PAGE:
Julius Malema recently called our president a “bastard”, with no repercussions. Can you imagine a white person saying that in South Africa? But if it is okay for one person to call the president a bastard, it should be okay for anyone to do the same. Is that not what freedom of speech is? Personally, I do not condone such language on any platform, let alone by public figures and parliamentarians, but if one can say it, surely all should be free to say it without a “special” fear of victimisation. Our democracy and constitutional social compact have not succeeded if everyone does not have an equal voice and equality of opportunity.
And this leads me to my next point, which is, step away from the current climate and the recent emotive discourse on racism and look at the world as a whole, and you will see racism all over the world by all people. Nazi Germany discriminated against the Jews. The English discriminated against the Irish. Historical accounts say that it has been going on for more than eight centuries, depending on which account you run with.
In South Africa, there was and is social hatred and racism between Afrikaner whites and English whites. I had one friend in the ministry tell me once that his Afrikaner dad used to tell him when he was a child that the hole in his stomach where his belly button is, is where the English had shot him! And while this is funny to hear, the hatred instilled in generations of Afrikaners in South Africa against the English is real. Don’t even mention the concentration camps!
I mention the few examples above because it is important to place global and national racism in perspective. Racism was never only against non-Whites. Africans are not the only ones being discriminated against, even today. In various parts of the world, this may be the most recent racism and perhaps the most widespread racism, but it is certainly not the only racism. Our democratic government had to be lobbied for years to acknowledge the plight and status of the Khoisan (in their historic tribal variations) as the first and true indigenous people of the land. And if true reparation of land needs to be done, that is probably the fairest place to start.
The far-reaching racial divide
But what if you are not black in South Africa? What if you are coloured like I am – where the Apartheid government demeaned you and the current government disrespects you based on your race. Enter recent public accounts of senior government officials making racist remarks against Coloureds with no real prospect of being held to account in any significant way. But I thank God for my salvation. For when racism happens around me based on my race, I am reminded by the Spirit that my conversation and origin are in heaven and that I am but a pilgrim here on earth. The moment I fight a political battled based on race I misplace my loyalty and hurt my relationship with Christ and my testimony because, as a Christian, I am to disciple all nations.
I have learned that my human nature boils the same when I am disrespected by my child, a colleague, a workplace superior, a stranger of my own race in a public space or what society might deem a racist act by someone of different skin colour. I see the same shade of red, and my emotions require the same spiritual and prayerful process regardless of the details.
In the end analyses, it seems that we must all be careful, Christian or not, for people in authority using race as a means to secure votes for the next election. Be wary of politicians who make villains of people you have never met for personal partisan gain at the expense of national unity and social stability.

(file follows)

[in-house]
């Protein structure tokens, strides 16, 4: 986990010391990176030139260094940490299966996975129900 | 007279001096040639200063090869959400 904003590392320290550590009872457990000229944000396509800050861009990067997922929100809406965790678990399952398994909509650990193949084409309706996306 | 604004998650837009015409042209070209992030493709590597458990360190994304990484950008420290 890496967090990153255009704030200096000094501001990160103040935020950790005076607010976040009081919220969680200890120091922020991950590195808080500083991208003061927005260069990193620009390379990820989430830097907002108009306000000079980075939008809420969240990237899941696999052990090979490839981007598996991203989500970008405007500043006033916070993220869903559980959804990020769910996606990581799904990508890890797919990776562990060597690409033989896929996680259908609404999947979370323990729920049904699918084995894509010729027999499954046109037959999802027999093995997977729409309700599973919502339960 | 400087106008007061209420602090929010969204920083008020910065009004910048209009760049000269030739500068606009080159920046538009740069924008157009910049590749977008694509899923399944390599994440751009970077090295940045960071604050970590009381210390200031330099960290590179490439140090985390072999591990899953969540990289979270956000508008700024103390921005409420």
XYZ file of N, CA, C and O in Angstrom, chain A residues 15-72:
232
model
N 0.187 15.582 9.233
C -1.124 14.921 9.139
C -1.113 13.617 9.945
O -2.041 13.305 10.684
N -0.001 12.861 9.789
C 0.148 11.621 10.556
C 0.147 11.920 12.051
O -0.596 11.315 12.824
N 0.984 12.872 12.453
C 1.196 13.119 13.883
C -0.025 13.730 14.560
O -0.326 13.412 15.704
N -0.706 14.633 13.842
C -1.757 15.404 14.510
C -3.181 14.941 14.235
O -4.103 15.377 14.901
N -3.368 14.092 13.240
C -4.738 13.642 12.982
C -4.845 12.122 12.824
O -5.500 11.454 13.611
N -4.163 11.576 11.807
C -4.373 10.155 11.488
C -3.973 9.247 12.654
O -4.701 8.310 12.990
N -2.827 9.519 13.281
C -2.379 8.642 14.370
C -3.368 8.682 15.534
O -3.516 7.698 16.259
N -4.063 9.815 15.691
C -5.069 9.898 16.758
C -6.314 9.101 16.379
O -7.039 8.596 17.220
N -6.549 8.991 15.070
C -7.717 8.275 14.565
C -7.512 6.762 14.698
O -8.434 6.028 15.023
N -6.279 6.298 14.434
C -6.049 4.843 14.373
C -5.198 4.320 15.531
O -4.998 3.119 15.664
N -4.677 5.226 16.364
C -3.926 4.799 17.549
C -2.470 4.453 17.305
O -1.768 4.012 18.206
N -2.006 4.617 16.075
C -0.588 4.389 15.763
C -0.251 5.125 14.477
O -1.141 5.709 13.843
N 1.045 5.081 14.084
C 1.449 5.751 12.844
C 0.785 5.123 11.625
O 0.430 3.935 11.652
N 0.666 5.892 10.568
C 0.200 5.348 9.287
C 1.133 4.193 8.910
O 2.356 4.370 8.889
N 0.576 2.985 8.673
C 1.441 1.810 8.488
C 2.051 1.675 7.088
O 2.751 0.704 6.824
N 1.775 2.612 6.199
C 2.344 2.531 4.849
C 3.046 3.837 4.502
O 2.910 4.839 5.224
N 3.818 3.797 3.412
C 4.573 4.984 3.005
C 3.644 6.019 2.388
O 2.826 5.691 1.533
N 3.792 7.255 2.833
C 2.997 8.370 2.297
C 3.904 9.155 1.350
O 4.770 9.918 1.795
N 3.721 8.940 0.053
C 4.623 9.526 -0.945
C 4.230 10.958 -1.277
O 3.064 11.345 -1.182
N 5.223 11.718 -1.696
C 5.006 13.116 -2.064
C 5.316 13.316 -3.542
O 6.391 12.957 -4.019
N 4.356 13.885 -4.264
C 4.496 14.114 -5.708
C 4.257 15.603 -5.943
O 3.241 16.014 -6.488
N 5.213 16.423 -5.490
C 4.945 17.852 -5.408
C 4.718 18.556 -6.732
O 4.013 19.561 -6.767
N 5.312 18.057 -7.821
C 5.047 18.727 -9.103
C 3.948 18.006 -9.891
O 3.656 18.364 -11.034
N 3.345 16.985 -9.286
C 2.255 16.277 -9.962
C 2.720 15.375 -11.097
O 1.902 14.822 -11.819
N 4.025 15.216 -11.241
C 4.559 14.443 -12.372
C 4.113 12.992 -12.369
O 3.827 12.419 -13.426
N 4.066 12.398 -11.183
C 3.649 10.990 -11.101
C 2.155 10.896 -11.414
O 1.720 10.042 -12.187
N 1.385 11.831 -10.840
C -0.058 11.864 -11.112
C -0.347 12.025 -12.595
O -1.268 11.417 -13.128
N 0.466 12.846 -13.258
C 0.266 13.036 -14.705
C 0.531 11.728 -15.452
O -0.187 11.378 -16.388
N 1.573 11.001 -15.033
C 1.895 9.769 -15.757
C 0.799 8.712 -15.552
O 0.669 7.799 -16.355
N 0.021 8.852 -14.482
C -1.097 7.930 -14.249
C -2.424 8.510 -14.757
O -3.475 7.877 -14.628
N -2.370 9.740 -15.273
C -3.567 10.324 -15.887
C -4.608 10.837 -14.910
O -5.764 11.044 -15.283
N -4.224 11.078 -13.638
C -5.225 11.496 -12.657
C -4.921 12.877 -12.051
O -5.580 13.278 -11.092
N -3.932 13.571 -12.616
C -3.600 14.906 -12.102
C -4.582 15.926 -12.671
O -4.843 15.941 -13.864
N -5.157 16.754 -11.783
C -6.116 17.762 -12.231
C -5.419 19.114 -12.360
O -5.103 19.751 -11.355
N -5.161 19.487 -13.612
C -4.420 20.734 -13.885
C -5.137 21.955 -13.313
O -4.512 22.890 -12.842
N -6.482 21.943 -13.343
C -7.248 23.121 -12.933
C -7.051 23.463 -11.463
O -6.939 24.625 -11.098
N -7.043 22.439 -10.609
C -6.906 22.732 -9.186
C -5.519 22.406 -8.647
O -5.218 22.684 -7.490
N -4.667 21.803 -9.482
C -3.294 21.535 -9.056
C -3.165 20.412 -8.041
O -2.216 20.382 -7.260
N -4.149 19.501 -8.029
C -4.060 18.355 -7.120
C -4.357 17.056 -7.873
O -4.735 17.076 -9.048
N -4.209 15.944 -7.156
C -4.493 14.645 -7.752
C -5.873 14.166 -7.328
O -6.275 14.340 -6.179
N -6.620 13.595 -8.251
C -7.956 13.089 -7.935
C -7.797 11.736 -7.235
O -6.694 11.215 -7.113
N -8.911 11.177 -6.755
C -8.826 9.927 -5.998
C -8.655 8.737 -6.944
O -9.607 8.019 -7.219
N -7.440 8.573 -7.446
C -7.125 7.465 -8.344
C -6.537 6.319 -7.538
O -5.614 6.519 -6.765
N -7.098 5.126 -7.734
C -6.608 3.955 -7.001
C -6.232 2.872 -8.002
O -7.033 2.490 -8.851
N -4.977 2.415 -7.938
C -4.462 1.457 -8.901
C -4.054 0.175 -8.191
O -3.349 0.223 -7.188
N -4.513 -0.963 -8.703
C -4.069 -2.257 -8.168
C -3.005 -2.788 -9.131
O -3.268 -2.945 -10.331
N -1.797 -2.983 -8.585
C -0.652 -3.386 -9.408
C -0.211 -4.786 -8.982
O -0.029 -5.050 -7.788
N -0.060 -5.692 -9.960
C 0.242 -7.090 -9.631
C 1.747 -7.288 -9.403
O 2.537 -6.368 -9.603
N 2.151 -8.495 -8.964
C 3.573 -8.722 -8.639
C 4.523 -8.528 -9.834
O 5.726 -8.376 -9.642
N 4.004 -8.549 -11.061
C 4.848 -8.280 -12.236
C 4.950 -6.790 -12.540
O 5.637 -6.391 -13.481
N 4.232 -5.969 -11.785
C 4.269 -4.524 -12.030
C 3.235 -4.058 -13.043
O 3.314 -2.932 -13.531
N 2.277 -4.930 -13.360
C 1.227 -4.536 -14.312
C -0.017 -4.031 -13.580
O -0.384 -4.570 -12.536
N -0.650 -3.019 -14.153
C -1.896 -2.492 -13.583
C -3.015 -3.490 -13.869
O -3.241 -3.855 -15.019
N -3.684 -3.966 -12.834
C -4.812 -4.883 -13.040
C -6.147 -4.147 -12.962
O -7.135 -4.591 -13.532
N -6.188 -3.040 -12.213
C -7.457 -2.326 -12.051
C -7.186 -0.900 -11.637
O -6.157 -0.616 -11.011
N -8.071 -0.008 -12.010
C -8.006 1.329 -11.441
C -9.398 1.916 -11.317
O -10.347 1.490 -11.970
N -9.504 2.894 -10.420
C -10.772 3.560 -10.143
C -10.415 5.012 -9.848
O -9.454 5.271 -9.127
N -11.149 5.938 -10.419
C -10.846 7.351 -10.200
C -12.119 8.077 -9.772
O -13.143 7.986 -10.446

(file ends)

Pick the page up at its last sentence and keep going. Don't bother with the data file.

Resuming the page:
South Africa has not healed from our painful past, not because we cannot heal, but because no one in power has consistently facilitated a process or public narrative towards healing; not as long as greed and staying in power at all costs are the goals of politicians. It is in this instance that we realise what a lost cause public interest and the will of the people are, as far as our historic and present governance are concerned. But let us not be drawn into a racial fight with our neighbours of a different race.
Christ-response to racism
And as we rise above a social engineering programme to keep the nation divided based on race in order to keep winning elections, we will soon realise that we have the power through our choices and our conversations to outsmart our politicians and the thinktanks of the world. We can show everyone that there is a better way. Please, enjoy the culture and traditions that moulded you and your kind, but when our paths cross and they already do in so many ways in South Africa, we respect each person and defer to one another for all our sakes – for peace of mind, for safety, for social harmony and for true unity in diversity.
The true victory of the Christ-response to racism is complete deliverance from victimhood and blame-shifting. Entire generations of previously disadvantaged people groups in South Africa are kept in bondage to dependence on the State through social grants because we have not yet made the mental shift to understand that we can work our way out of the situations we are in. And without consciously thinking about it, or verbalising it, subconsciously this victim mentality feeds on arguments of racism, anger and fear that leads us into internalised racism which is self-destructive and must be nipped in the bud with the force it deserves.
The path is open now for leaders to arise to lead the narrative and process of social stability and racial harmony. What with the recent Constitutional Court judgment paving the way for independents to stand in elections as our Constitution has provided since 1996, but have been violated by the Electoral Act. South Africa needs a new brand of leader who can put his own pain in perspective and see the national need and make decisions and policies based on the national interest and for the public good. This leader will balance the pain of the past with the plan and hope for the future. And as we pray for these leaders to arise, we need to pray that civil society lobby groups and the media will have the same goal in mind, because in each of our accounts of the facts of a thing, we are often unable to disengage from our personal prejudice and political ideologies. The careful reader will see my ideology in this opinion piece too!
Here’s to the hope that we can touch glasses and celebrate a combined vision and effort to create social stability and unity in diversity.